Century Dictionary and Cyclopedia
- n. The state or character of being moderate, in any sense.
- n. Specifically [capitalized] The attitude and practice of the Moderates in the Church of Scotland. See moderate, n. .
- n. A doctrine of moderation (in any field)
GNU Webster's 1913
- n. Moderation in doctrines or opinion, especially in politics or religion.
- n. a political philosophy of avoiding the extremes of left and right by taking a moderate position or course of action
“If such divine enthusiasm has its perils, we believe that they are less to be dreaded than that "moderatism" which makes the servants of God satisfied with the letter of Scripture if only that letter be skillfully and scientifically handled, rather than giving the supreme place to the Spirit as the inspirer and motor of all”
“They got lucky in that their nominal moderatism had not yet been put to the test with the Democrats in charge of the agenda.”
“Restrained feel good moderatism with the net result, as here, of often furthering Bush policies.”
“I believe that the political pendulum is swinging, that we are moving away from the conservatives and towards moderatism.”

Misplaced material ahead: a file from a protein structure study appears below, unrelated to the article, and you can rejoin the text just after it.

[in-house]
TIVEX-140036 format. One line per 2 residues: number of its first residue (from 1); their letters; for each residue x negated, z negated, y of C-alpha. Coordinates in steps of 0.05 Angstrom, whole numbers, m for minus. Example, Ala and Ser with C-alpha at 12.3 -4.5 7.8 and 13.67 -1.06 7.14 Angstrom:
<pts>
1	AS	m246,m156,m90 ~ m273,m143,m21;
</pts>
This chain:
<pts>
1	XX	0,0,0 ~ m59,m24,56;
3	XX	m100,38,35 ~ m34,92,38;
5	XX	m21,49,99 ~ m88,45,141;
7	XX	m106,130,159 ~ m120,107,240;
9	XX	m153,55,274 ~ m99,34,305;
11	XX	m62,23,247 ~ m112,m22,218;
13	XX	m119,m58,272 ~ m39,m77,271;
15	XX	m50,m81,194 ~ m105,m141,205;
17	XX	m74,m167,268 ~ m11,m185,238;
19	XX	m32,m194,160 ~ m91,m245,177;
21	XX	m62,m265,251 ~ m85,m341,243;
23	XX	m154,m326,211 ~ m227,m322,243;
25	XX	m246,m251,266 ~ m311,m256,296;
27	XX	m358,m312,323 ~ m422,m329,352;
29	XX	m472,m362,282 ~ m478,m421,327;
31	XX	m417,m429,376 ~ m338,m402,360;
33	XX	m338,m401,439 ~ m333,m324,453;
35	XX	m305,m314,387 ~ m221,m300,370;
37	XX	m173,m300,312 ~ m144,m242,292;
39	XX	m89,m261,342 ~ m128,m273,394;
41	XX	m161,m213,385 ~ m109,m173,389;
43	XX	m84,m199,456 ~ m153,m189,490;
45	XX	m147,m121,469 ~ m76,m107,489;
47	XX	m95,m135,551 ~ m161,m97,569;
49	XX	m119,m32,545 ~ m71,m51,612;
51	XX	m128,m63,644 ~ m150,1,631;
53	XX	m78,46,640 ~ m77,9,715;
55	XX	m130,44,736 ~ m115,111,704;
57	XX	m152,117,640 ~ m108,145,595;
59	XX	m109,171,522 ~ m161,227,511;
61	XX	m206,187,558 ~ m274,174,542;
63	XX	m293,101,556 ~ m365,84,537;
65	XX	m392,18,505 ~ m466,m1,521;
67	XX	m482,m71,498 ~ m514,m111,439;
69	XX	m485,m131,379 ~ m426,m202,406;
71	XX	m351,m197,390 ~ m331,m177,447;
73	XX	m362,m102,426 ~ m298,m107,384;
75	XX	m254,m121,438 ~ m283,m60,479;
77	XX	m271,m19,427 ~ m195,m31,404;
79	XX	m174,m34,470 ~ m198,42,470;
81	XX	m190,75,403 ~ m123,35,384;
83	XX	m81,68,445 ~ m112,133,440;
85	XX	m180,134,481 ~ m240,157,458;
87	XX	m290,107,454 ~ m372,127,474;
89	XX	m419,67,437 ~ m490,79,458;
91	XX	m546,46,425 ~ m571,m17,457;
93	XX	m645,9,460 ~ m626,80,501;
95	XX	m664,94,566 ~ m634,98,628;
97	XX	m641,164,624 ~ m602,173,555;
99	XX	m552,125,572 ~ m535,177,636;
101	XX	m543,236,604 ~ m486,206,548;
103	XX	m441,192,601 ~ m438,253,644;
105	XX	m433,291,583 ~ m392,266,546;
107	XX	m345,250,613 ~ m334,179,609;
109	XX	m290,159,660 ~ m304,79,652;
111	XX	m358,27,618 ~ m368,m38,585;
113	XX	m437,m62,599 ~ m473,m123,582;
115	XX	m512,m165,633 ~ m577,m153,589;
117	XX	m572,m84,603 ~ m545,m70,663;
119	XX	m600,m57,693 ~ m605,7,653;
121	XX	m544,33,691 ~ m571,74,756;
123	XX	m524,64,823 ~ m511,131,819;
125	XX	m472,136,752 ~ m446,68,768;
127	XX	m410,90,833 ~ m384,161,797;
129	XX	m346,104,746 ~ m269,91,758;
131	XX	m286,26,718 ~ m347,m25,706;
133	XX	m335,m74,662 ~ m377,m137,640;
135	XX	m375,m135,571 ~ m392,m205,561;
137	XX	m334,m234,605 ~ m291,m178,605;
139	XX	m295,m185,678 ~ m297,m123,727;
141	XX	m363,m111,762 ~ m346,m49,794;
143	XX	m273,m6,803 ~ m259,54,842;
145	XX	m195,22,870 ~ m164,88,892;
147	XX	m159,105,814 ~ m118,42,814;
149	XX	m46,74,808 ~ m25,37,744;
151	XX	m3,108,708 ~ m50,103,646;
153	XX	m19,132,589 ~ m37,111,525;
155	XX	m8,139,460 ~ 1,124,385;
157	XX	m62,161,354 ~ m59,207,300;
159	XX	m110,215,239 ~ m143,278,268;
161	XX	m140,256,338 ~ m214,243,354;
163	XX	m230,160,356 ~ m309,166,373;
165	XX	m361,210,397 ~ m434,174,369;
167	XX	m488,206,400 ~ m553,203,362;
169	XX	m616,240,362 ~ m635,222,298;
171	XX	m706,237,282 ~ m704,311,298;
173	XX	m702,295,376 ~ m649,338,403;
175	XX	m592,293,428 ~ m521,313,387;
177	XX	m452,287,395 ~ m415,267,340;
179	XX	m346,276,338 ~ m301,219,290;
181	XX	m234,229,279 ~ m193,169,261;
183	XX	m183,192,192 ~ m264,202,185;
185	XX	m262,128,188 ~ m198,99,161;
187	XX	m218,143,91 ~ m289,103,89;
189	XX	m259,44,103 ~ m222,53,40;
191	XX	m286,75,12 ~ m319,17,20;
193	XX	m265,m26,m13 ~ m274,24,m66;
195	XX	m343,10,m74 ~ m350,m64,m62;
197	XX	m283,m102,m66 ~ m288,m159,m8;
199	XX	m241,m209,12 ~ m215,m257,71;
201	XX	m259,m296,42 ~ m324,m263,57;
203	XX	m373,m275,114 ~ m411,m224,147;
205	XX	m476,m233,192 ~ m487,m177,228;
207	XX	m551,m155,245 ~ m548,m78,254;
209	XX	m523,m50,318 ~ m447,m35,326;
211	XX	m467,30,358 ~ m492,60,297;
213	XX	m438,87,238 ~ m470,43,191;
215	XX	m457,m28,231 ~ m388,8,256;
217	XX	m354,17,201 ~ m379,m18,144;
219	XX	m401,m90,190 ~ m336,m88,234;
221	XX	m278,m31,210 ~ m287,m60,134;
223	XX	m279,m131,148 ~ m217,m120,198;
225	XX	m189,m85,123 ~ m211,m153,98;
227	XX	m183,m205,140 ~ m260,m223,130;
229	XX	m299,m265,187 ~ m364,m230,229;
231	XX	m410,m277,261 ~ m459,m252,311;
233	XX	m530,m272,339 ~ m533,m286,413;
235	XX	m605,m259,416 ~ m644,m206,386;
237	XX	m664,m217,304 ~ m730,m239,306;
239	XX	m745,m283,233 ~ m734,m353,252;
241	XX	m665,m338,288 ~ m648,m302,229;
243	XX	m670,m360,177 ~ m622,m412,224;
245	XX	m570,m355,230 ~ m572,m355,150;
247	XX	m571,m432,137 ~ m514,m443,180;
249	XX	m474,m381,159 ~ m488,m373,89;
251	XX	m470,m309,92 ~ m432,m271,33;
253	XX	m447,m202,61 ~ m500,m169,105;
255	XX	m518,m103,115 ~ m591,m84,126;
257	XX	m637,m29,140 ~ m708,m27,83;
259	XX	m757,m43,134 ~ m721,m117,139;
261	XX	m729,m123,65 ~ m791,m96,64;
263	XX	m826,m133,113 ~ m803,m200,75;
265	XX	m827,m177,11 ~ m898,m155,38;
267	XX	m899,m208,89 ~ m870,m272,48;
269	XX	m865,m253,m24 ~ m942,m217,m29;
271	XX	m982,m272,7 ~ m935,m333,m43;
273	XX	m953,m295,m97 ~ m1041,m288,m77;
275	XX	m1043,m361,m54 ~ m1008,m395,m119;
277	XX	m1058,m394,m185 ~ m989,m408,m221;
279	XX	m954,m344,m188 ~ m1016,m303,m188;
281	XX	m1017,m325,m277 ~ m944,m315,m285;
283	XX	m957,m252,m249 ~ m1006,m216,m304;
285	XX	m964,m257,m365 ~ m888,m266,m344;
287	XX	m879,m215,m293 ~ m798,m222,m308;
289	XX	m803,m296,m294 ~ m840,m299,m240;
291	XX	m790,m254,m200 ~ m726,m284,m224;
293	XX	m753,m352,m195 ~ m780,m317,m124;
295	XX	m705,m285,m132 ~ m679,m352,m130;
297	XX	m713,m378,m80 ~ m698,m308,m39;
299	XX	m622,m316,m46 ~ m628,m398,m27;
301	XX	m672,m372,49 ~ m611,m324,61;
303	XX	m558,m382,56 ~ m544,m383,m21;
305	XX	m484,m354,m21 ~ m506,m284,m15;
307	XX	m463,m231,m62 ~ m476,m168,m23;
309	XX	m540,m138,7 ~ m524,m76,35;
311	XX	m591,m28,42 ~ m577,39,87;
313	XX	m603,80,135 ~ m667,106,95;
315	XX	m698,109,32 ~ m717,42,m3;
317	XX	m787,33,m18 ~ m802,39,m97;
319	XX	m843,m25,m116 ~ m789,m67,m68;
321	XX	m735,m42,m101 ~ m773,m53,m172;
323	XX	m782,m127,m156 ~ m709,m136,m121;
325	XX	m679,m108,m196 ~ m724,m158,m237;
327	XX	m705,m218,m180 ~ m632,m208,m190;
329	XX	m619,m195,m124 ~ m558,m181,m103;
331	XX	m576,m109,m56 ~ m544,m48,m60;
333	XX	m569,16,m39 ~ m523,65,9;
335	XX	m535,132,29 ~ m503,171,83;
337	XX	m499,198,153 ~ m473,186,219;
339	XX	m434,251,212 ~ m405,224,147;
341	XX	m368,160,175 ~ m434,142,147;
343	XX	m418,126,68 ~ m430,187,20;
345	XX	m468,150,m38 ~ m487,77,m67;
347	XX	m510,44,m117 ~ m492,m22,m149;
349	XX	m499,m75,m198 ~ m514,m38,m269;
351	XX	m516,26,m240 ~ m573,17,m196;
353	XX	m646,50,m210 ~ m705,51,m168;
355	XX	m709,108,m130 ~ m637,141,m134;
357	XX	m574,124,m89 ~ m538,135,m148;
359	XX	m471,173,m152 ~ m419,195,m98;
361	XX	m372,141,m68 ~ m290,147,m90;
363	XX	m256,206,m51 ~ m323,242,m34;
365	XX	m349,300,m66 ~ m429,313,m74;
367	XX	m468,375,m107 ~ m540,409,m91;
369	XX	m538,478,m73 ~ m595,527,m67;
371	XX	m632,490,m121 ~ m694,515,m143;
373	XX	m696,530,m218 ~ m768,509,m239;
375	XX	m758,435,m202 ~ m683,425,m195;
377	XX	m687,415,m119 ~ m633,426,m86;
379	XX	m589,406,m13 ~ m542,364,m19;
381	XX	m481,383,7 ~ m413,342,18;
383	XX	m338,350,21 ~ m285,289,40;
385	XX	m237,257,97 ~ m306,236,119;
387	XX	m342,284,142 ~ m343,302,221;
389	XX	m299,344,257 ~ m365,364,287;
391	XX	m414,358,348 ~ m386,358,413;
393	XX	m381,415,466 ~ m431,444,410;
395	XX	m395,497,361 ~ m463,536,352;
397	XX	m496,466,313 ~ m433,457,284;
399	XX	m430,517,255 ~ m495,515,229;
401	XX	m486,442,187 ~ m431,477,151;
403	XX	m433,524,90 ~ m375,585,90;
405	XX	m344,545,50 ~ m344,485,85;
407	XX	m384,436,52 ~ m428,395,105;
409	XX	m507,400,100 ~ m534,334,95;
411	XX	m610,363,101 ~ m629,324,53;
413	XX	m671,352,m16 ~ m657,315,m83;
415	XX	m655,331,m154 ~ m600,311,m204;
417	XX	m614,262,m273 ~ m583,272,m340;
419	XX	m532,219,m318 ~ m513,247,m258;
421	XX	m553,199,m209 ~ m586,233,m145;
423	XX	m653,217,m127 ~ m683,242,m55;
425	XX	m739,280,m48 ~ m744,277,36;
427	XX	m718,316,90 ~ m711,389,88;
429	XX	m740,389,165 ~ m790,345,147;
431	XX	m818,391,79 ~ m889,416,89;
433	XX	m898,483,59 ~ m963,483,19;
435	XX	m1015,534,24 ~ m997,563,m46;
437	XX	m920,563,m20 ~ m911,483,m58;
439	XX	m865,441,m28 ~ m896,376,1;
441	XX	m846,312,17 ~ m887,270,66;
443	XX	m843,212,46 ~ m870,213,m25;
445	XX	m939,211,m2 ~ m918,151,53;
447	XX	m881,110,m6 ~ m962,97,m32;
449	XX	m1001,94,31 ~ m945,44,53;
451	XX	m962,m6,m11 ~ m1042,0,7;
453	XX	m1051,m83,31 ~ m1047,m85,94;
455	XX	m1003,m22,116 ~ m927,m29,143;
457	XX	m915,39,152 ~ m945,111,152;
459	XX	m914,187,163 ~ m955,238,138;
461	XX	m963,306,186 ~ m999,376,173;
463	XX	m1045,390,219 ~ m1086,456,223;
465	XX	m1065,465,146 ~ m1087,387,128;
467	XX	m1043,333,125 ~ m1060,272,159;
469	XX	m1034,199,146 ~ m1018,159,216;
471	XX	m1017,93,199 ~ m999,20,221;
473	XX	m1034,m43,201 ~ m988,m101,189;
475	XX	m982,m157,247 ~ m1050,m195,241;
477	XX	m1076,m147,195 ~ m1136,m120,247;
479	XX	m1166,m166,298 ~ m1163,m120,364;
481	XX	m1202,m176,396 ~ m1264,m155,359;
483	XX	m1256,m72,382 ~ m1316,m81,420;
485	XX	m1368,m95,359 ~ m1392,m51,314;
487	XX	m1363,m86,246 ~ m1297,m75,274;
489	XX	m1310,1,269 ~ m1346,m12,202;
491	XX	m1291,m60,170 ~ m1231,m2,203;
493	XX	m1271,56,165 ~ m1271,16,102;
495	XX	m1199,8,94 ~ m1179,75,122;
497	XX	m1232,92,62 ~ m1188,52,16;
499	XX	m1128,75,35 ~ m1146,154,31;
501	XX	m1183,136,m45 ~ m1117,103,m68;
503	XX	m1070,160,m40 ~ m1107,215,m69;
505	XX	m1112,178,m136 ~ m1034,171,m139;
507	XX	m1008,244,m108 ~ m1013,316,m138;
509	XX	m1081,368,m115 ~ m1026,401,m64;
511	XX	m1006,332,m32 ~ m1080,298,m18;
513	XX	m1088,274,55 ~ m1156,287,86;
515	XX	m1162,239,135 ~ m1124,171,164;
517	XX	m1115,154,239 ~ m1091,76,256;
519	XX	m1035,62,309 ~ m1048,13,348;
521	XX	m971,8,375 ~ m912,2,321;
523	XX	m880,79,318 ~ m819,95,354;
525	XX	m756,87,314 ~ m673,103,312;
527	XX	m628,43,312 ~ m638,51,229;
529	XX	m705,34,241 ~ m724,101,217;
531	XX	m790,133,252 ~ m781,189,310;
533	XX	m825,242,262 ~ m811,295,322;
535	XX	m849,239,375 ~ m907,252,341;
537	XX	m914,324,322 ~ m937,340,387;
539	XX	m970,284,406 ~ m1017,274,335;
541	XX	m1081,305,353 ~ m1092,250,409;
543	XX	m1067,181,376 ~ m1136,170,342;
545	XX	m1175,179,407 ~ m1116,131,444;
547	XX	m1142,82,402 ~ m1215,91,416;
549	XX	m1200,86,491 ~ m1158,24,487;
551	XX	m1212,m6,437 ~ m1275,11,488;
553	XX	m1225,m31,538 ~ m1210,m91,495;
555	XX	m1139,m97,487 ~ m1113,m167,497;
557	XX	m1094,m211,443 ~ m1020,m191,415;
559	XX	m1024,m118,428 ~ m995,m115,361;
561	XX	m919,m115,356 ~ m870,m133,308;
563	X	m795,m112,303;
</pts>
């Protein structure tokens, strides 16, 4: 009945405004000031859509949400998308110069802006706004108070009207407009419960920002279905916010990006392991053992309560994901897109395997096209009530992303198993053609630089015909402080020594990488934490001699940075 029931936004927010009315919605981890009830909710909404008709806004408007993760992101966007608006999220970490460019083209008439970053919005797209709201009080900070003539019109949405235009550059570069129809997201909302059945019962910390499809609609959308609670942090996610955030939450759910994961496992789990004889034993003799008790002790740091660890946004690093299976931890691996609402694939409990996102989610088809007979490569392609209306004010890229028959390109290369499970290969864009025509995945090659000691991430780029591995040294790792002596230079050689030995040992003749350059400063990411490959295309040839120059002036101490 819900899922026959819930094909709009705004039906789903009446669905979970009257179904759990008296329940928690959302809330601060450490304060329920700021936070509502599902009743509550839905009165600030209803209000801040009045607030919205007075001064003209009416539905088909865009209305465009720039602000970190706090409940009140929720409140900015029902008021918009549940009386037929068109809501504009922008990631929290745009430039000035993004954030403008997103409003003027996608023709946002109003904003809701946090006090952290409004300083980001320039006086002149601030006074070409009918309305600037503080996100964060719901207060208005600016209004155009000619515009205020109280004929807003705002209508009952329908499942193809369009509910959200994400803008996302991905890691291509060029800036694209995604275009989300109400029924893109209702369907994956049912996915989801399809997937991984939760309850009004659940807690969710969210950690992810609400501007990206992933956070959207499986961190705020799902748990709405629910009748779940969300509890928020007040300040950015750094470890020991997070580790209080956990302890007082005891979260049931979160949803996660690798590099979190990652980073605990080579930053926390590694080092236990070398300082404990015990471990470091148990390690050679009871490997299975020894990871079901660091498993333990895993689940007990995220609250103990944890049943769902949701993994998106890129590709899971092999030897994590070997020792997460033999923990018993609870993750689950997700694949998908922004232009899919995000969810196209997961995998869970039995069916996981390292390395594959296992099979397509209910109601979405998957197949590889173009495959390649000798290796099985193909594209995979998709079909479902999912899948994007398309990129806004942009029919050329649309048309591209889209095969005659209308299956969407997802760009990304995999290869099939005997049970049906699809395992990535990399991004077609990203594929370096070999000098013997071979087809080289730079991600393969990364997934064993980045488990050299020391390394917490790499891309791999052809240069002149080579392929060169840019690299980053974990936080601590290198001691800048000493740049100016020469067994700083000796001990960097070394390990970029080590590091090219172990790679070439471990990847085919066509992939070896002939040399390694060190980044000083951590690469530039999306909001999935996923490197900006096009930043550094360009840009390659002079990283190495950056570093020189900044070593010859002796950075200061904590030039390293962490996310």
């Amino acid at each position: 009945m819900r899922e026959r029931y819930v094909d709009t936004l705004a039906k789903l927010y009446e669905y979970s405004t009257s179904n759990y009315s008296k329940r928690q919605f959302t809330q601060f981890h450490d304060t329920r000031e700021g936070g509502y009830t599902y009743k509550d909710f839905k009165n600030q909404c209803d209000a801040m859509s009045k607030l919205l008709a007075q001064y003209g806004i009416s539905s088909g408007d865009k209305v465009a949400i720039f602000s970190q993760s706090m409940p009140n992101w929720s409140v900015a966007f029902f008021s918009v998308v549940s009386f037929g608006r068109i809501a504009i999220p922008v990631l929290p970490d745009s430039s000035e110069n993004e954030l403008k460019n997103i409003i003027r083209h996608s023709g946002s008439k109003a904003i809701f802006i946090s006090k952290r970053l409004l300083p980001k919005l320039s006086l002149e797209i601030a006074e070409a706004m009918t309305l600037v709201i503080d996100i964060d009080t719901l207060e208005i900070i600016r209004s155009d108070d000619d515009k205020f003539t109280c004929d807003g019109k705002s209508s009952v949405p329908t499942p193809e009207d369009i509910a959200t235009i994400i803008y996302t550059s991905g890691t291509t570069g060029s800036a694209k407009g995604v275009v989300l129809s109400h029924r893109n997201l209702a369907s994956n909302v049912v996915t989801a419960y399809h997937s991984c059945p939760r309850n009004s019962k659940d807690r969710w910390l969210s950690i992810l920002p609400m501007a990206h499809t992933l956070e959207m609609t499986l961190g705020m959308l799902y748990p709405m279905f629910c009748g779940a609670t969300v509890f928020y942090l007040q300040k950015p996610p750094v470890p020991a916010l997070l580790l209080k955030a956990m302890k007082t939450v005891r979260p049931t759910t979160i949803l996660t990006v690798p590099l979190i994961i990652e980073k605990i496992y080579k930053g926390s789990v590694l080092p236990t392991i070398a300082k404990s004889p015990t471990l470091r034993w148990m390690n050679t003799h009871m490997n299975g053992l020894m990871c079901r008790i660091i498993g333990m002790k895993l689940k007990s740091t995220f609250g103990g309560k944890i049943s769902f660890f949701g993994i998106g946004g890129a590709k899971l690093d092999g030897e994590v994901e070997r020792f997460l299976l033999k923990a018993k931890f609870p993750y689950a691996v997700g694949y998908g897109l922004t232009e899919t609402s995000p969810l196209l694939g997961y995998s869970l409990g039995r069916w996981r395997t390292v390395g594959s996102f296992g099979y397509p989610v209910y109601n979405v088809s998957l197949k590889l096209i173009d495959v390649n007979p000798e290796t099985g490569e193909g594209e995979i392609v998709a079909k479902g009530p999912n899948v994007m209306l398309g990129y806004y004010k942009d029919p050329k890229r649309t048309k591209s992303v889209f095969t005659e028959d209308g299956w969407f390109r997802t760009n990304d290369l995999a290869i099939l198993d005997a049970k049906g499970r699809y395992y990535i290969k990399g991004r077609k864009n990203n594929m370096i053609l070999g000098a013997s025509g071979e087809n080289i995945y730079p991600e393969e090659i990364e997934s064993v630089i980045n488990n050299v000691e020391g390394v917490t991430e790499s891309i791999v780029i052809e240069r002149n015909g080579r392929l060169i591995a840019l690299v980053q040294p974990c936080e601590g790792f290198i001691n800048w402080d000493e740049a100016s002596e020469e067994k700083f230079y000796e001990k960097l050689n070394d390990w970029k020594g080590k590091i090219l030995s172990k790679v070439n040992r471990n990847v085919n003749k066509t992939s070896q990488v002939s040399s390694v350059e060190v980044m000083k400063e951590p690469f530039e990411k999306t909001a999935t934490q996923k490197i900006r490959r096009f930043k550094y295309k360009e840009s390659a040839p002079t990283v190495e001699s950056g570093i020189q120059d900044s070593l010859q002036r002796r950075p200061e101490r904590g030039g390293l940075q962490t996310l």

“Rose Ferlita elected to Hillsborough County Commission and Ronda Storms booted upstairs to be lost admist the big boys in Tallahassee. 2007 shall see the gradual return of moderatism.”
“I'm a liberal committed to moderatism, but who's playing that tune anymore?”
“In other words, my years as a liberal Utahn prepared me for a happy life of Massachusetts moderatism.”
“I am essentially advocating a form of deliberate moderatism to liberal ministers.”
“He was, nevertheless, accused by Robespierre of moderatism.”
“Robespierre occupied a position midway between these two, condemning alike the moderatism of Danton and the atheistic communism of Hebert.”
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